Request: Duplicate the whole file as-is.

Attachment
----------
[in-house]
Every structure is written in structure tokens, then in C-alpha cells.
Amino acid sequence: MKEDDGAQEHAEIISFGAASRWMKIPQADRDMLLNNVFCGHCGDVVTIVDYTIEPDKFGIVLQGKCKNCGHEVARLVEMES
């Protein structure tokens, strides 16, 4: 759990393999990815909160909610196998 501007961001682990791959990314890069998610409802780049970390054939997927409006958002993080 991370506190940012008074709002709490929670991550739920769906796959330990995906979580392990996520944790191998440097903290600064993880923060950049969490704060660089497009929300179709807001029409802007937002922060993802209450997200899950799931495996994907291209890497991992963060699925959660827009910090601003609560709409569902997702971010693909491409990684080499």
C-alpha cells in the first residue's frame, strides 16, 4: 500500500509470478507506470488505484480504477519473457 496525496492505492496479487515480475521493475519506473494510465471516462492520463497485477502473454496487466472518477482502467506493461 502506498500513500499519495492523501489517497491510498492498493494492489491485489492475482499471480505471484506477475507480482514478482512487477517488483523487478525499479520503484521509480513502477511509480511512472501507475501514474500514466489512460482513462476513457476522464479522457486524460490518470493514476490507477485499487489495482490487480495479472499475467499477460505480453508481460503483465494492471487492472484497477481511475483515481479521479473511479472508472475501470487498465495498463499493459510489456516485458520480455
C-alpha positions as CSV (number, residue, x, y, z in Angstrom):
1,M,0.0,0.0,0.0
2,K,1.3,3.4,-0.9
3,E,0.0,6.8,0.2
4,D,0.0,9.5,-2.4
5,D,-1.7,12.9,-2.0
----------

[in-house]
Every structure is written in structure tokens, then in C-alpha cells.
Amino acid sequence: MKEDDGAQEHAEIISFGAASRWMKIPQADRDMLLNNVFCGHCGDVVTIVDYTIEPDKFGIVLQGKCKNCGHEVARLVEMES
């Protein structure tokens, strides 16, 4: 759990393999990815909160909610196998 501007961001682990791959990314890069998610409802780049970390054939997927409006958002993080 991370506190940012008074709002709490929670991550739920769906796959330990995906979580392990996520944790191998440097903290600064993880923060950049969490704060660089497009929300179709807001029409802007937002922060993802209450997200899950799931495996994907291209890497991992963060699925959660827009910090601003609560709409569902997702971010693909491409990684080499």
C-alpha cells in the first residue's frame, strides 16, 4: 500500500509470478507506470488505484480504477519473457 496525496492505492496479487515480475521493475519506473494510465471516462492520463497485477502473454496487466472518477482502467506493461 502506498500513500499519495492523501489517497491510498492498493494492489491485489492475482499471480505471484506477475507480482514478482512487477517488483523487478525499479520503484521509480513502477511509480511512472501507475501514474500514466489512460482513462476513457476522464479522457486524460490518470493514476490507477485499487489495482490487480495479472499475467499477460505480453508481460503483465494492471487492472484497477481511475483515481479521479473511479472508472475501470487498465495498463499493459510489456516485458520480455
C-alpha positions as CSV (number, residue, x, y, z in Angstrom):
1,M,0.0,0.0,0.0
2,K,1.3,3.4,-0.9
3,E,0.0,6.8,0.2
4,D,0.0,9.5,-2.4
5,D,-1.7,12.9,-2.0